“Biden’s tweets are almost certainly created by his communications team – few of them are written or probably even dictated by him,” Ott said.
In contrast, “Trump authored the vast majority of his tweets – in fact, I suspect it was among his primary activities that he engaged in as president, beyond watching television and speaking with sycophants,” said Ott, who studied Trump’s Twitter posts and co-authored a book analyzing them.
“Trump spent a lot of time on social media and Twitter. My guess is Biden is not very involved in what’s going up on his Twitter feed. He may approve it, but it’s not authored by him.”
‘This is not about Joe Biden’
Biden’s tweets also differ from Trump’s in terms of the audience he’s trying to reach.
“Biden’s tweets are intended for the entire American public, whether you agree or disagree with him,” Ott said. “Trump’s tweets were directed almost exclusively at his base. Trump did not use the platform to try to convince people who did not already agree with him.”
“Everything Donald Trump did was about himself,” he said. “For Joe Biden, this is not about Joe Biden. It’s about what he genuinely believes is best for the American people.”
Not all of Biden’s tweets have been about policy. He has used the @POTUS account to mourn the recent passing of baseball Hall of Famer Hank Aaron and legendary actress Cicely Tyson, to congratulate the Tampa Bay Buccaneers on last week’s Super Bowl victory, and to laud Cabinet members like Secretary of State Antony Blinken and Transportation Secretary Pete Buttigieg upon their confirmation by the Senate.
A handful of his tweets have been of a more personal nature.
On Jan. 25, five days after taking office, he retweeted a message from first lady Jill Biden with photos of the family pooches at play on the South Lawn. “Champ and Major have joined us in the White House!” the caption read.
When a snowstorm blanketed Washington on Jan. 31, Biden tweeted a photo of himself walking along the White House colonnade, apparently heading to the Oval Office, with the snow-covered Rose Garden in the foreground. “Grateful for the short commute on days like these,” he wrote.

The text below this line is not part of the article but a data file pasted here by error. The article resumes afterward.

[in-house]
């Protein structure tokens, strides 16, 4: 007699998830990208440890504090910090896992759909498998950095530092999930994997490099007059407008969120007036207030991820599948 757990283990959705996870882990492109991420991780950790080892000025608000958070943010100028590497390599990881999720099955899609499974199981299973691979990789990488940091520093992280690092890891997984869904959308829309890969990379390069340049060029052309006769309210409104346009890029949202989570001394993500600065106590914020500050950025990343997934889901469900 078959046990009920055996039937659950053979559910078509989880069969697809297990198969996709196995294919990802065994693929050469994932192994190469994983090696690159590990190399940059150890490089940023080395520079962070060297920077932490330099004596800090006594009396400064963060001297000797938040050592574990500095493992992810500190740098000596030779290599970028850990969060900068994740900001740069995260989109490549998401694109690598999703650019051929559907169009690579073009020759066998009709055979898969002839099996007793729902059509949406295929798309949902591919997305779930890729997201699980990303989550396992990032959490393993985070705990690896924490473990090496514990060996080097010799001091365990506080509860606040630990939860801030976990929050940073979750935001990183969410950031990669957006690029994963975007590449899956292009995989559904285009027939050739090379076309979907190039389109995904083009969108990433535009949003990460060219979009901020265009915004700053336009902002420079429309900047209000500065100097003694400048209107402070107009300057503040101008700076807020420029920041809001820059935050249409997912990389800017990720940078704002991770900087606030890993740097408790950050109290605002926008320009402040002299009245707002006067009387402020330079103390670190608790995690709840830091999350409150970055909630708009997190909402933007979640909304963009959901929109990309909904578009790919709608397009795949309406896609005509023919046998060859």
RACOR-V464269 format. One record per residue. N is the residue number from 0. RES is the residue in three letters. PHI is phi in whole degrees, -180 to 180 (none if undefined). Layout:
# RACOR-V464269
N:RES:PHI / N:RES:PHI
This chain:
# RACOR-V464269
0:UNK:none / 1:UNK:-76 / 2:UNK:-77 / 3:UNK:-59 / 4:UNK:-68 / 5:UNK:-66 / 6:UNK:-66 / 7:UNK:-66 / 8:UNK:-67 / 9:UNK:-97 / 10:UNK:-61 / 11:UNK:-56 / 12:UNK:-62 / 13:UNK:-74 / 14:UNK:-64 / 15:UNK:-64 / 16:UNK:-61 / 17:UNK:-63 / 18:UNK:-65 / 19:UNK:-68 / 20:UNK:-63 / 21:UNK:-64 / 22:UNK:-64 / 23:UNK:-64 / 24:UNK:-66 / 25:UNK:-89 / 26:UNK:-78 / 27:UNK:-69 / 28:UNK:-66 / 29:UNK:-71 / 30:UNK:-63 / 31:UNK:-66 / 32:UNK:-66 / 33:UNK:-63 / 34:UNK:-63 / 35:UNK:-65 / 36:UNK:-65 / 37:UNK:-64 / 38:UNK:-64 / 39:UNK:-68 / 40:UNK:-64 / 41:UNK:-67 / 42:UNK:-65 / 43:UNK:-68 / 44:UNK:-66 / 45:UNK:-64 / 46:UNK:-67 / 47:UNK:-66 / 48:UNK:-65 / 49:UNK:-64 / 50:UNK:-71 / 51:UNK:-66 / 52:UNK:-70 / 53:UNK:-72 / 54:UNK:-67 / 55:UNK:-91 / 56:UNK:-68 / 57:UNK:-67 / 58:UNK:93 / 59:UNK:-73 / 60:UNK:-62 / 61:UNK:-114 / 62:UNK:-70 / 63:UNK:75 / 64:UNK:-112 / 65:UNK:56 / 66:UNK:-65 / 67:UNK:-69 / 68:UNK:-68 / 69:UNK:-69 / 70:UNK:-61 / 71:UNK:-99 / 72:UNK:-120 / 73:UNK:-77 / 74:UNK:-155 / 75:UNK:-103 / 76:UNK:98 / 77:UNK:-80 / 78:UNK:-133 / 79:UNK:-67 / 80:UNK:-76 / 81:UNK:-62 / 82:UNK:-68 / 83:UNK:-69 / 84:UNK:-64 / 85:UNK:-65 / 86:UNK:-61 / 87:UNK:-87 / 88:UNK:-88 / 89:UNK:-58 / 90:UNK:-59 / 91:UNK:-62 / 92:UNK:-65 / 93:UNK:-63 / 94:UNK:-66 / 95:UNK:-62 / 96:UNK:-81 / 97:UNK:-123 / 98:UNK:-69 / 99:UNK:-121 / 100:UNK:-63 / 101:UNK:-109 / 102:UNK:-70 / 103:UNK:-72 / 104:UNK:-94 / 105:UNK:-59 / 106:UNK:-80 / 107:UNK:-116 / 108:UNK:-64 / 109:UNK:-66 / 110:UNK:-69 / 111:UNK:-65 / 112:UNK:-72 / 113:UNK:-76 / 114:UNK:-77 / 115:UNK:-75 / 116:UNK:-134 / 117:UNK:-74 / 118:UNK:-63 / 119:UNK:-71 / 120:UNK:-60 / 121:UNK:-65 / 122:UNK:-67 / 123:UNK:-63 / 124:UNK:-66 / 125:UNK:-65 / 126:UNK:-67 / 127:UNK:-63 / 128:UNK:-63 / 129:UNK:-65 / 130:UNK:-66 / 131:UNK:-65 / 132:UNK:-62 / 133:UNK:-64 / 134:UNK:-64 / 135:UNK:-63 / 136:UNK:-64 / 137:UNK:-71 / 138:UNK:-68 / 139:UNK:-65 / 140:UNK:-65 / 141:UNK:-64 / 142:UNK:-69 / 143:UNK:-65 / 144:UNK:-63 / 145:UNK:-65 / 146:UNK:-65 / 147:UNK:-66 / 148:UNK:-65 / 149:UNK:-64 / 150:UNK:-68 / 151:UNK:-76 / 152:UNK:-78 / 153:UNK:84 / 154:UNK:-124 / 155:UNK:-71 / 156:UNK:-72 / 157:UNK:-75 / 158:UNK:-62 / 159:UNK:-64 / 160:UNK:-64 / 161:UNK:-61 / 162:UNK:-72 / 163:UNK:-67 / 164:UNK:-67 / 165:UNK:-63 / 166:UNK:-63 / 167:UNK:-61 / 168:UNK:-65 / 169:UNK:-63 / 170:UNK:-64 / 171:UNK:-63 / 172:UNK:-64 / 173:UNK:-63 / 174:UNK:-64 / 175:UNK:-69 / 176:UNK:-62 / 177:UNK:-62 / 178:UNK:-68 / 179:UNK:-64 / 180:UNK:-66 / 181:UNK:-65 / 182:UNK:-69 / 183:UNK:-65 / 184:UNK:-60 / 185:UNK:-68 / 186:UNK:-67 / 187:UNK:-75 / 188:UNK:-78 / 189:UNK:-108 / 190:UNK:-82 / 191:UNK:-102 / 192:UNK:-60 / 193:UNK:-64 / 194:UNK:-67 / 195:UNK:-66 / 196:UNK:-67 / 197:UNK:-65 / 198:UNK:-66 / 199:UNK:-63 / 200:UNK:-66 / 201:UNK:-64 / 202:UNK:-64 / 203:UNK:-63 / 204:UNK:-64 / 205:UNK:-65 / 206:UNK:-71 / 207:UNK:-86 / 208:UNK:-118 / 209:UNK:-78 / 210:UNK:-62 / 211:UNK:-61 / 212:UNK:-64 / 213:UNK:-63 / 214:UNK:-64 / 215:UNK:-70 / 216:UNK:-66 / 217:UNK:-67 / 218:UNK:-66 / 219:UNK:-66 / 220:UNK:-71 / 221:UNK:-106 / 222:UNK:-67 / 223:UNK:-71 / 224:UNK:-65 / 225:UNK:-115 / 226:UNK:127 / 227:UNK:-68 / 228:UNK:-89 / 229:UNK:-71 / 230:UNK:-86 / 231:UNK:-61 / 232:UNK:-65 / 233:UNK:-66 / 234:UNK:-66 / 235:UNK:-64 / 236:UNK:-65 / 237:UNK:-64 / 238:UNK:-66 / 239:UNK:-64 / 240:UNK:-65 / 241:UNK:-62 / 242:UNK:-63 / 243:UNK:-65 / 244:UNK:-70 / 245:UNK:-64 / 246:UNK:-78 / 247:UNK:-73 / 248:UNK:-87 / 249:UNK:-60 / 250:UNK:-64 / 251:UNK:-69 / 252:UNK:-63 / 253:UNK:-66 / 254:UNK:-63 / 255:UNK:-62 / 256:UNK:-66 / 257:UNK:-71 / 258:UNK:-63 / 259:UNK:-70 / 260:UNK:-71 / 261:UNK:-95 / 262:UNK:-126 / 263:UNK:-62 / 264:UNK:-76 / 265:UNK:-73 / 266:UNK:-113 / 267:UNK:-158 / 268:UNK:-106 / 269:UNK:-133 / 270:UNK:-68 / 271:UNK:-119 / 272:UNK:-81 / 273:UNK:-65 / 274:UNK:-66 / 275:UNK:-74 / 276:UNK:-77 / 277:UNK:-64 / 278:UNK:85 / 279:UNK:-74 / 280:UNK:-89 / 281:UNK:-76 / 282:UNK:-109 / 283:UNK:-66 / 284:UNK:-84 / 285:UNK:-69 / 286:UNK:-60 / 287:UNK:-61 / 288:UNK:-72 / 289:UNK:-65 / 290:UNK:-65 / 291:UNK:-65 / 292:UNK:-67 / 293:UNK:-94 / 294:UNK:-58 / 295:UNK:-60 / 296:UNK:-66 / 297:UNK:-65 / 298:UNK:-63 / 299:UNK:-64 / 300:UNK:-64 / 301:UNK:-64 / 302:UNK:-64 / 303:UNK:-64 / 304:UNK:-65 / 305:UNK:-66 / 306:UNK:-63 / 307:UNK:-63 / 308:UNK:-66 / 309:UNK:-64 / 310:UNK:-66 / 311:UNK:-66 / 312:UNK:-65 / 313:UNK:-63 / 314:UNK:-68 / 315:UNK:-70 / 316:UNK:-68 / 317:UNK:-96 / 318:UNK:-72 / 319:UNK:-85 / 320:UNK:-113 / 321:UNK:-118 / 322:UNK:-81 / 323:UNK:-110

On Valentine’s Day, Biden tweeted a photo of him embracing the first lady and included the message: “The love of my life and the life of my love. Happy Valentine’s Day, Jilly.”
Presidential tweets have become routine since President Barack Obama sent the first tweet under the newly created @POTUS handle in 2015. But it’s still risky business because presidential tweets are a form of propaganda, said Jennifer Grygiel, a social media expert and assistant professor of communications at Syracuse University.
“I’m deeply concerned that we have normalized government propaganda and the ability for them to reach a mass audience on social media,” Grygiel said. “And it hasn’t changed under Biden.”
The risk is “you will see more information coming out from the federal government – from the president of the United States – than you would see from the free press,” Grygiel said.
Even seemingly innocuous tweets, like the memes featuring the first family’s pets, can be problematic, Grygiel said.
“They’re not benign,” Grygiel said. “You know, the dogs are cute. And it’s fun to talk about Major being in the White House.’’
But, “this is a strategy we’ve seen employed by police departments around the world, especially here in the United States, to grow audience. Anytime an official institution – especially the federal ones, especially the presidential handle – is able to grow audience because of the content they’re pushing out that people like and think is cute, it increases the propaganda risk.”
The White House official countered that the president’s Twitter account isn’t intended to be a substitute for the traditional press.
“Social media is an effective and important tool when it’s used for good,” the official said. “It doesn’t take the place of a free, independent press. Because that’s still a critical piece of democracy. That’s why we have press briefings every single day. That’s why the president will continue to do interviews and take questions from the media.’’
Certainly, social media can be abused “if it’s used in the wrong way,” the official said. “But we’re determined not to do that.”
Michael Collins covers the White House. Reach him on Twitter @mcollinsNEWS.